Whilst getting the driver to walk around adjusting the acetylene is a bit much, they do 'light' one at a time.

Link to post
Share on other sites

Remarkable - quite remarkable.


The mechanical horse is a delightful (and most appropriate prototype anyway) but has to be one of the most difficult - for all the reasons you've shown. Your solutions are brilliant and beautifully engineered.


I should love to see this in the flesh sometime. Congratulations!

Thank you, as a master of the art, your feedback is most appreciated.


As Phatbob says, we are due at Liverpool on the 25th and 26th April if you are around to see it 'in the flesh'. I don't know when Upper Benllech is booked out after that.

Link to post
Share on other sites

  • 2 weeks later...

Ok the post show fettling is done:

Scarab remotored to improved control

Scarab trailer coupling modified to prevent one of the brushes coming unclipped when fitting the trailer

Home made controller 2, unused channels tied to "centre" instead of floating hopefully this will prevent the random loss of connection with the scarab.

Home made controller 1, updated to add channels 1&4 in lieu of my off the shelf parkzone transmitter that died during the show

         Not yet reassembled as I want to try adding a 5th channel to give the Selecta function a try. but its low priority.

having channels 1&4 enables

Reprogrammed Atkinson reciever to enable (some) party tricks

    Headlamps and tail lamp now work

    Tail hook now operates, but doesnt actuate as far as desired (not reliable uncoupling, but good enough to enable a trailer to be used)

    Tailgate release now powers, but unfortunately doesnt activate due to excess resistance - problem for the future.


So I can now aim for the next show:

so onto the modelling bench arrives -


The original bed from the Atkinson. Whilst it didn't fit the era that I wanted, its good enough to repurpose, so the plan is to add some wheels from a prieser farm wagon on a simple chassis with a drawbar to the front axle.


and -


This little Austin 3way van. The plan had been to convert a Bristol L6 bus next, but Chapel indicated that the goods vehicles had more potential as they can be driven over further areas of the layout and have reasons to stop. It also highlighted the need to restrict the size as although Upper Benllech is unusually rich in tarmac acreage, it is still remarkably restrictive once you start driving on it (especially if your driving is as bad as mine).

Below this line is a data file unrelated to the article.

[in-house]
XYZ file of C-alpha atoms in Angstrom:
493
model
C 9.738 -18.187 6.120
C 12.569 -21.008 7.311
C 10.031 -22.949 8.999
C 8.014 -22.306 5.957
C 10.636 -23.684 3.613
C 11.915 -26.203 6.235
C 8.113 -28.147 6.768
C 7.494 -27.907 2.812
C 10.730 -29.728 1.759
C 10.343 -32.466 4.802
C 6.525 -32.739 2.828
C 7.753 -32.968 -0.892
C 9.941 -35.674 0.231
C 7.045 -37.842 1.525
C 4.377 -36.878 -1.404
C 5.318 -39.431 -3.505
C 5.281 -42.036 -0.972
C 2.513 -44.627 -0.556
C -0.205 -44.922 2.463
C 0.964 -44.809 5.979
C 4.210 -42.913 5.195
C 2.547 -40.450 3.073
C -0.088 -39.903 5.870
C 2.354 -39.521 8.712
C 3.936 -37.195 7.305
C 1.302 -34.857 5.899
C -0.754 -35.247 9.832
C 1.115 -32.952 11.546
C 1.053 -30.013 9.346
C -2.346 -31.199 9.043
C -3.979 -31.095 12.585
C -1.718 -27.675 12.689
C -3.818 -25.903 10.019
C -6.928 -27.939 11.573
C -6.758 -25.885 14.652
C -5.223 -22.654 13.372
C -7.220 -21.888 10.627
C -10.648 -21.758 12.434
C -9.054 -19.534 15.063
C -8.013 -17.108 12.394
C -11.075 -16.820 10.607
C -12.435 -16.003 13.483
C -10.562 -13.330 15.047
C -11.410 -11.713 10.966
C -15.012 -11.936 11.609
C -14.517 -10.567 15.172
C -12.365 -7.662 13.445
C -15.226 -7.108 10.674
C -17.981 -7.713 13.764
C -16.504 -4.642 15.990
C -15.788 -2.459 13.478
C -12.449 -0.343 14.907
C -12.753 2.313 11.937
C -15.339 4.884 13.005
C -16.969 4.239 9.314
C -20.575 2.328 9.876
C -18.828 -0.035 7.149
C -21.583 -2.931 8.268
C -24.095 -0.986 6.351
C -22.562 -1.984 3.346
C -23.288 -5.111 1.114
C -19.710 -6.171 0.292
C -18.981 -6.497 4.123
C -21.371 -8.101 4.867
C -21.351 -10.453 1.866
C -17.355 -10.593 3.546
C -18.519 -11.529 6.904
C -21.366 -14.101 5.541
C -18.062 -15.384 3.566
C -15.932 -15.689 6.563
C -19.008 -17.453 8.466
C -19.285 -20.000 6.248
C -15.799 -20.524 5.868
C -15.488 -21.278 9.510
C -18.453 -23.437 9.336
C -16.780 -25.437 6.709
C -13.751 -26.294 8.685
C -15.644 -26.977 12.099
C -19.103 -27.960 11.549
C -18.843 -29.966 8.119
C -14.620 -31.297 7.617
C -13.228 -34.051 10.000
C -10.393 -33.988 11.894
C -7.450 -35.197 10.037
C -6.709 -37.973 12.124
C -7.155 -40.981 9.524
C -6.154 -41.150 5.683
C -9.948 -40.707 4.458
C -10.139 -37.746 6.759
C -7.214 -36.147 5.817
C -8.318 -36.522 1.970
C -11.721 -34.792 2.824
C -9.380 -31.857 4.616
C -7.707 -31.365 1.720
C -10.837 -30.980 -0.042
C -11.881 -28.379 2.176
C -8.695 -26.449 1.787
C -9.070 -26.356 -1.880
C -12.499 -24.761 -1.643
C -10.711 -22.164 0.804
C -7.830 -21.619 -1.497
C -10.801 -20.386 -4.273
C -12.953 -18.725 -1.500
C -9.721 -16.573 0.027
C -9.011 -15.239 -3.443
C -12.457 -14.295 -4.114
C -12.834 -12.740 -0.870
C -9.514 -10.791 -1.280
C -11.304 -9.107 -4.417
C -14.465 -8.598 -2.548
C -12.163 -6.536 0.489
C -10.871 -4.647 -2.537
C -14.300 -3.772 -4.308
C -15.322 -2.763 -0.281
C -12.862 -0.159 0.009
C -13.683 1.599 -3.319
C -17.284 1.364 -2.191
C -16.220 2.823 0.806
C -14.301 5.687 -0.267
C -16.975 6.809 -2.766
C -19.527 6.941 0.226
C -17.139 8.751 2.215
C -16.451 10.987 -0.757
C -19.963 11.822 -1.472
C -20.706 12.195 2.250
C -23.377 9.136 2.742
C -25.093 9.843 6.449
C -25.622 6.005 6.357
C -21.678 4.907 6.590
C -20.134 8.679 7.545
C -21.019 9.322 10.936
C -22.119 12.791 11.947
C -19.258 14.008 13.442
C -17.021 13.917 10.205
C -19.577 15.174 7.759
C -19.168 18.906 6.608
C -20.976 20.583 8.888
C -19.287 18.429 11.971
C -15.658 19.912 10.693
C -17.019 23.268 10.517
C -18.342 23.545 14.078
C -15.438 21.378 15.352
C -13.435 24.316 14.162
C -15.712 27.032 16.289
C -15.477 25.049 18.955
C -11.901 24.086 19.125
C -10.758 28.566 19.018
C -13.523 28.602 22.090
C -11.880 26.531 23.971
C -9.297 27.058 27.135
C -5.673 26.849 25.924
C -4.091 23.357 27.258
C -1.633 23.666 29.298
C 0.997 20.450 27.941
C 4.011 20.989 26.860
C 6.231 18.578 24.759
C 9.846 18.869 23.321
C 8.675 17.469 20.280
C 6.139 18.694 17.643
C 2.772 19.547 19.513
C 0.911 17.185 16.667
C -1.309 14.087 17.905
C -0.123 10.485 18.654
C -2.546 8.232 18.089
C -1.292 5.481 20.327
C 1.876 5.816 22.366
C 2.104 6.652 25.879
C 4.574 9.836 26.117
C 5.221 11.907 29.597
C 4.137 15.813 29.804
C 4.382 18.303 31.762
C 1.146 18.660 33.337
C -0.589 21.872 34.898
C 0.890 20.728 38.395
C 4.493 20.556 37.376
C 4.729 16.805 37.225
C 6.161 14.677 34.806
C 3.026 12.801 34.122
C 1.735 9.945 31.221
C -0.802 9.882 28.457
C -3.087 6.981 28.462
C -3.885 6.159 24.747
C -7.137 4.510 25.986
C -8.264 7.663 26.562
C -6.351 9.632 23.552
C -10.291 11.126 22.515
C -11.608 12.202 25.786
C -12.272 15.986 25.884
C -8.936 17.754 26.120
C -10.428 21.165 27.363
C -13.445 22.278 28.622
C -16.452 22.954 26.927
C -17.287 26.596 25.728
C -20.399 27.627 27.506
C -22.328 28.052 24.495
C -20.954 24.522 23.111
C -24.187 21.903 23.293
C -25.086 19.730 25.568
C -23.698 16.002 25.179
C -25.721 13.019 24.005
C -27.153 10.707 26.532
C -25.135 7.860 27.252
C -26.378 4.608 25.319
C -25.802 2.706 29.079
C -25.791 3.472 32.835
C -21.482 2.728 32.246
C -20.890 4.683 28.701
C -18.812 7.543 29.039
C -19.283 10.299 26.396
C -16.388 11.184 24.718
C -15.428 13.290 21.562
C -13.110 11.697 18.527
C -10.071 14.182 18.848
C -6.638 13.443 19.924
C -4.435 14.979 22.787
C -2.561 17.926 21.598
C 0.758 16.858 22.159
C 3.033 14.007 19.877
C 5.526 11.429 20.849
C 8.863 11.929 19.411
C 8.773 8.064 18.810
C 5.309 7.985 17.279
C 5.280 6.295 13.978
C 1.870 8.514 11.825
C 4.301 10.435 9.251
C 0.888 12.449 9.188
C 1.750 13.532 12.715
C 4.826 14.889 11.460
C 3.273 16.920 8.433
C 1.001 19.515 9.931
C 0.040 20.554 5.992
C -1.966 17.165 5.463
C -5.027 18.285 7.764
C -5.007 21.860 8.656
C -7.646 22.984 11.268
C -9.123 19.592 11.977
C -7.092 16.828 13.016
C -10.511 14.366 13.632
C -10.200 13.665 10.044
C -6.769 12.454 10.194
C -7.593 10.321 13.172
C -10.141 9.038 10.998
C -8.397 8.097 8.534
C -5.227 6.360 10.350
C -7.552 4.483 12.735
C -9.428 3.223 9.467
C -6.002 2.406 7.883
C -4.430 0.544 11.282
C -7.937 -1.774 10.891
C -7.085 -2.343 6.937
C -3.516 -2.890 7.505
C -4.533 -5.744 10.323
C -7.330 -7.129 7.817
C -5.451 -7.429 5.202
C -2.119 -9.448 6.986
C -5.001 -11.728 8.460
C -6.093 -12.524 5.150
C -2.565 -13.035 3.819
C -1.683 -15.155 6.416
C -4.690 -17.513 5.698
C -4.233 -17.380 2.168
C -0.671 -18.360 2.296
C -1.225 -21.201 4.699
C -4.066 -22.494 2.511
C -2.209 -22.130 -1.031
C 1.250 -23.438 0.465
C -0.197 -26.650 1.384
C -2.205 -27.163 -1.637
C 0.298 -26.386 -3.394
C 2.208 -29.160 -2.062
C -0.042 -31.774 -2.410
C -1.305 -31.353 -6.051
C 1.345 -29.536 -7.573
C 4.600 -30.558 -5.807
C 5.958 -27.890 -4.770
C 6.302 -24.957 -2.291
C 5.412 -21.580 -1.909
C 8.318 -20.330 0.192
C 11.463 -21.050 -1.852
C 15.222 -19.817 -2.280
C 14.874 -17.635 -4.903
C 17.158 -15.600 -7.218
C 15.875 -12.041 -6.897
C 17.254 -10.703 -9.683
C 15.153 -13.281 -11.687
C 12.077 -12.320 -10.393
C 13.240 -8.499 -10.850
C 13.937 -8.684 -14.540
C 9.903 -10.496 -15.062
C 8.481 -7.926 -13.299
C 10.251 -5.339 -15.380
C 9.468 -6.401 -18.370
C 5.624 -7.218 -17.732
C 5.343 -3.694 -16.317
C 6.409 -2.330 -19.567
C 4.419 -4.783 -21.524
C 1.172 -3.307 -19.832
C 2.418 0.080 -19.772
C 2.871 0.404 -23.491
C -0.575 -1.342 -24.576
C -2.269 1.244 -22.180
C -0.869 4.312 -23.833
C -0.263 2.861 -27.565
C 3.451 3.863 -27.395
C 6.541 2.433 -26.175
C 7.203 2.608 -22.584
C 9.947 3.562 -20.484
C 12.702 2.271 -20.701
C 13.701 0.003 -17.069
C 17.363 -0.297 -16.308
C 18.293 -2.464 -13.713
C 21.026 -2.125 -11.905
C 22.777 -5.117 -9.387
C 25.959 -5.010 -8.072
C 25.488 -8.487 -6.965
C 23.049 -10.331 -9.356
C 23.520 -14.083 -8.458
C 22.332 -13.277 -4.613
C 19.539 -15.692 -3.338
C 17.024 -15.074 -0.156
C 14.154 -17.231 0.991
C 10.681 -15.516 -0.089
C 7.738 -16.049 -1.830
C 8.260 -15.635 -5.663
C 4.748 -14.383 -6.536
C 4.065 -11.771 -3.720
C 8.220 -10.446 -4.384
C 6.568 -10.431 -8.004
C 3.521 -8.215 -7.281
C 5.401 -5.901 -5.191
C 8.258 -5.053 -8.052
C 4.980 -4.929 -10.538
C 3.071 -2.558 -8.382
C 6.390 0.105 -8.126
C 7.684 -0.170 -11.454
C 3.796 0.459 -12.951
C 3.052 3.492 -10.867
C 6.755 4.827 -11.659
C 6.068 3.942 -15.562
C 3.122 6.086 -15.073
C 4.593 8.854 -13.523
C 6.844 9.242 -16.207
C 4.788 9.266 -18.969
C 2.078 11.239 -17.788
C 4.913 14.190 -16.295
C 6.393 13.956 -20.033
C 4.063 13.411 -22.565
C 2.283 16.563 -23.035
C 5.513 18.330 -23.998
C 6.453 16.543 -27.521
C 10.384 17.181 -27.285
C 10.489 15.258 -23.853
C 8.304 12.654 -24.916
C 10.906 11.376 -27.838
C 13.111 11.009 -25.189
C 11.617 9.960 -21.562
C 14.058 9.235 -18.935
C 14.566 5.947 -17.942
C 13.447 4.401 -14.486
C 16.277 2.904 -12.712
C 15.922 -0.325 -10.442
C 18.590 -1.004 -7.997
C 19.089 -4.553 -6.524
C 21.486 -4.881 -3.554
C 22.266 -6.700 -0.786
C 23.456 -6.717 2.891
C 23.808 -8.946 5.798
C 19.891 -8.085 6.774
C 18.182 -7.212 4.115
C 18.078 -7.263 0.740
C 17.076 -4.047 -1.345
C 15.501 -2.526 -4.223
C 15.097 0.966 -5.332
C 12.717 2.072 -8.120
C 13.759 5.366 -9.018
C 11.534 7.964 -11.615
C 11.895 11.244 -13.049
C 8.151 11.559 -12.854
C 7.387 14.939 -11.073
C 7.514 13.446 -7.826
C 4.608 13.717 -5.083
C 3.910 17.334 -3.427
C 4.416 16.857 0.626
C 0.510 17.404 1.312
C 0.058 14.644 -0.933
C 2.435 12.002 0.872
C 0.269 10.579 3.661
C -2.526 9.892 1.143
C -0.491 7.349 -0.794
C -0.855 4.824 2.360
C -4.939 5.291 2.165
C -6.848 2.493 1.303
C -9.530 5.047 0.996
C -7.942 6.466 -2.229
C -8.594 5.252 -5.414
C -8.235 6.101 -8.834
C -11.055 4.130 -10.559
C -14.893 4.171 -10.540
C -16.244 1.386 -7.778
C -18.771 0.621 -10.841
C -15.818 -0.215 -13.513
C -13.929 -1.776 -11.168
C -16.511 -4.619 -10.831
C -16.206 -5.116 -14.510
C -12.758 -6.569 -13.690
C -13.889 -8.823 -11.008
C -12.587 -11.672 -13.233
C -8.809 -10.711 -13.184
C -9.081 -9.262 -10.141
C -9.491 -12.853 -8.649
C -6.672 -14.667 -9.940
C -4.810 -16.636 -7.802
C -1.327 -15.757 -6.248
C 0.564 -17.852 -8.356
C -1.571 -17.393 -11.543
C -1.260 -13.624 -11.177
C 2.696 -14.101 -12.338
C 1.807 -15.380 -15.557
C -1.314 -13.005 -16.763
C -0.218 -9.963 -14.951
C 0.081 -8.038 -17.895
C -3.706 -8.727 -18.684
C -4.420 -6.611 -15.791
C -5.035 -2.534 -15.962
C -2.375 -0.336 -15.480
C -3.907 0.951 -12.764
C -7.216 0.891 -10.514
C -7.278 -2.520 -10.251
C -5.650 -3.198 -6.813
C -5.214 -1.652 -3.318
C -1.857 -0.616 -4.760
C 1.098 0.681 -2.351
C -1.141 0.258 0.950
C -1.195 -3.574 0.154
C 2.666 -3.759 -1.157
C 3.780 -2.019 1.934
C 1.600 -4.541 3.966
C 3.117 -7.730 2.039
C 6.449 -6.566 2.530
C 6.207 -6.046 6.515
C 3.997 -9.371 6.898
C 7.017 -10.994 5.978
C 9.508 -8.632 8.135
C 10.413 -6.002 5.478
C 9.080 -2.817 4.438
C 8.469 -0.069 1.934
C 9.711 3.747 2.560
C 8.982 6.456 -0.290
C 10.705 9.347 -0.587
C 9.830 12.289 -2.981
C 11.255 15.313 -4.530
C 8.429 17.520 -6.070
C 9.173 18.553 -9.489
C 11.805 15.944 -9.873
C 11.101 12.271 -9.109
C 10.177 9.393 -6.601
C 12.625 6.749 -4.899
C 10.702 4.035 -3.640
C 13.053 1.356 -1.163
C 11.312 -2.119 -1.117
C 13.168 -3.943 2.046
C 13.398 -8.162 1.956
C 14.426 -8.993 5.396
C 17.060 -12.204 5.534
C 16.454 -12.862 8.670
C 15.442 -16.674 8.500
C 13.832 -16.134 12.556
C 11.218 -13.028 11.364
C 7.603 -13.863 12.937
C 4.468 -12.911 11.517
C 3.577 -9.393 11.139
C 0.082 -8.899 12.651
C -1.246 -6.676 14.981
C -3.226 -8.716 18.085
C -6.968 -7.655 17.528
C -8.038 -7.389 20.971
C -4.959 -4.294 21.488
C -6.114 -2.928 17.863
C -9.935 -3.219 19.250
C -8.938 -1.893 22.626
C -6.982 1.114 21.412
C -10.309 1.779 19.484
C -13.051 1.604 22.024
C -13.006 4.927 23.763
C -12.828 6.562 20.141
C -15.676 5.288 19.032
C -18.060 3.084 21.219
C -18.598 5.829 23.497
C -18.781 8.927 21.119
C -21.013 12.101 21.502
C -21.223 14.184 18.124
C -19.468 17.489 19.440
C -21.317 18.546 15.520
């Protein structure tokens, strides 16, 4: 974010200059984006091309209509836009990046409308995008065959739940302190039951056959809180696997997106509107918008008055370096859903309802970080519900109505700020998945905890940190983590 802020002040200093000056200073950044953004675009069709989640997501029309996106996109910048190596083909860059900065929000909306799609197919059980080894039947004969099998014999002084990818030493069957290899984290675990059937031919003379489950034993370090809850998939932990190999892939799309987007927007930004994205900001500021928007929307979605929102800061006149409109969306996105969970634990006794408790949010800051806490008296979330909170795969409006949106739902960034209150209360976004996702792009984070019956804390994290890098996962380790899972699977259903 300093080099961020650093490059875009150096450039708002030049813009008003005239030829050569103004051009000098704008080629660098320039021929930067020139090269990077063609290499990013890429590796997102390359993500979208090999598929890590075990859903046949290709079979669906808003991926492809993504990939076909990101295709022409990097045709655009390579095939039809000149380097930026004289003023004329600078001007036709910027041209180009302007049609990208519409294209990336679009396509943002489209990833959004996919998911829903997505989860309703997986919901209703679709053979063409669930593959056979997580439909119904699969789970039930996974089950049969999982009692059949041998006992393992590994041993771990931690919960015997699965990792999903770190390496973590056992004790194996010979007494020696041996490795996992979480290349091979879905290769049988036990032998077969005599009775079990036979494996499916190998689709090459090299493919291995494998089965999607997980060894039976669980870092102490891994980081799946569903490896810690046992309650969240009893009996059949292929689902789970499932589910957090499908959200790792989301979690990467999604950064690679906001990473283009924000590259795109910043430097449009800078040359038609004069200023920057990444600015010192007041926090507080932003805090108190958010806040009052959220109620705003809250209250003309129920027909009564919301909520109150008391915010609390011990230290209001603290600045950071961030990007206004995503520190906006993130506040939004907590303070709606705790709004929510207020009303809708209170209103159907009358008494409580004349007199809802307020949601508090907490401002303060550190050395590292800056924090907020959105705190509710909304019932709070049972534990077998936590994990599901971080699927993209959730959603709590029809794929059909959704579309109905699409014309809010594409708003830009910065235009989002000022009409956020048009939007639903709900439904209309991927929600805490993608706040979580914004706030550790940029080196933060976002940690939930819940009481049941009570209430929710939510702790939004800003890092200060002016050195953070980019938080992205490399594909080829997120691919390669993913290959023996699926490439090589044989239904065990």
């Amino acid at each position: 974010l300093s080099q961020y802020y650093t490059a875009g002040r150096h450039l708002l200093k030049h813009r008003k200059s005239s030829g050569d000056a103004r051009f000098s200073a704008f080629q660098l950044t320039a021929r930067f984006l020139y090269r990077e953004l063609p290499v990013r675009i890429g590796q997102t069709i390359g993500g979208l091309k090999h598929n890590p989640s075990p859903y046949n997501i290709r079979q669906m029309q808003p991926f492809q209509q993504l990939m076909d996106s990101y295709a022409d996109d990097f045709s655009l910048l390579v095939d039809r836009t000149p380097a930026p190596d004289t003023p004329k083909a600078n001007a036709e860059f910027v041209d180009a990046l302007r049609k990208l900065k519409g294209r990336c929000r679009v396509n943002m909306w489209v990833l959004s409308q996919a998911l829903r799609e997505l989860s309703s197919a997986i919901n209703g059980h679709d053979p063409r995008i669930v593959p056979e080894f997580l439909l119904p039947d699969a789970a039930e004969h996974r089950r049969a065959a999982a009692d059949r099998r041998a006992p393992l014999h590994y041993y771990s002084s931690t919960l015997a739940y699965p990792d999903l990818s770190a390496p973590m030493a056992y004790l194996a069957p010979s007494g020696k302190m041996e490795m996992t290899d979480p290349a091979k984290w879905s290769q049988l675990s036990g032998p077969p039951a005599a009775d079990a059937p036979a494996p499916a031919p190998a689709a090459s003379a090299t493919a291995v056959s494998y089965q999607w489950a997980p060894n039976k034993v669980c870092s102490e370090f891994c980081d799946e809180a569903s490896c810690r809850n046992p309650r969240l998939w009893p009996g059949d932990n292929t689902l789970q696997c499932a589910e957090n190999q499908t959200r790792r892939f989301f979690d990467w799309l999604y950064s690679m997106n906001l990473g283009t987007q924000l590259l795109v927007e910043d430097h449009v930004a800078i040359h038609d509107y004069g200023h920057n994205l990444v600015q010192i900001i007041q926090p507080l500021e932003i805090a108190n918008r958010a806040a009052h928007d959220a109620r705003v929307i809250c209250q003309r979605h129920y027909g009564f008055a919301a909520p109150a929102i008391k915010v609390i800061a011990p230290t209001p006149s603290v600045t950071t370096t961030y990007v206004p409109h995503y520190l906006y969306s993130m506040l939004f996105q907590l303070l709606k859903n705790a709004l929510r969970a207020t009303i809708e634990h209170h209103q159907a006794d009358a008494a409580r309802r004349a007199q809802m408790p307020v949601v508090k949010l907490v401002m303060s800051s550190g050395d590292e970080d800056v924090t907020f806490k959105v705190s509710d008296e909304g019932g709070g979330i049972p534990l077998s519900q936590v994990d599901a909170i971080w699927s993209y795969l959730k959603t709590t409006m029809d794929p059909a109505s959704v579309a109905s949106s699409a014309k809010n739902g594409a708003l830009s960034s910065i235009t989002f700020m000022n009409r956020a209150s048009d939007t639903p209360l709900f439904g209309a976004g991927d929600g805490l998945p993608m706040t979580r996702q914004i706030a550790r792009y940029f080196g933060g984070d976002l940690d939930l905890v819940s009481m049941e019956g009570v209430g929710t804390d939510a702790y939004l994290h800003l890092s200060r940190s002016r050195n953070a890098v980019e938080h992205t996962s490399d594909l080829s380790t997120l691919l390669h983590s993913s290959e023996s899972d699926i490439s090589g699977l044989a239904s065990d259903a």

So this little Austin had already been bought with future plans in mind and it has raised up the priority list.

It has been deliberately picked to be just large enough to not cause extra problems, so I am hopiing it will be an easy / quick conversion. Even so, having it running by Liverpool exhibition is looking a little tight on time. We shall see.




  • Like 7
Link to post
Share on other sites

  • 4 weeks later...

Well the K8 is not looking like it will be ready for Liverpool.

The steering knuckles have been fighting back, the kingpins have insufficient metal around them to hold in place, which is a shame. As the axles were pressed into the hub I was trying to incorporate the bearings into the knuckle but it just doesn't fit. so I will have to resort to plan B and try to build bearings to press into the wheel hubs. Unfortunately this is not likely to get done in time as the remaining weekend is full.


The picture shows attempt 3 or 4. just prior to cutting it off the end of the stock tube.




On the other hand the trailer is going well.



Just needs painting now. (which is already under way)



  • Like 1
Link to post
Share on other sites

The trailer is done, not quite achieved what I was hoping for but it will have to do as there is no more time before the show. post-25615-0-92680800-1429559156_thumb.jpg

Its deliberately a lot tattier than the Atkinson, as is intended to be an old, half redundant piece of kit. I was a bit worried about how the wheels would cope with running on the rough road surface if they were painted, I had visions of them returning to their native styrene. But I managed to make a set of rims by flattening some soft iron wire in a vice until it was only a few 100 microns, and then formed new tyres to fit over the plastic moulding, hopefully now they will either wear shiny, or naturally rust.

  • Like 2
Link to post
Share on other sites

  • 3 weeks later...

We had an excellent show, with lots of interest in the layout and the vehicles. Lots of good questions, the upgrades proved worthwhile as the Atkinson managed a good hour running between charges and the Scammel at least 2.

The Scammel gearbox change also proved its worth, the improved control meant that reversing was much easier. With an exhibitions worth of practice, it became possible to do a reverse park quite smoothly, there is a definite technique to getting it to go where you want.

Try doing this with Faller car system:-


Note, this is recorded on the first day, I had it much smoother by the end.


The Atkinson trailer ran very well, but proved unusable as the result is a vehicle that is too long to negotiate the tighter turns and goods yard gate. Its a little dissappointing, but a useful learning excercise for future layout and vehicle design.


We also took a brief visit to Scotland



With a brief run on Kinmundy, the roads are a bit short for a decent run, but the scenery is gorgeous and it photgraphs beautifully.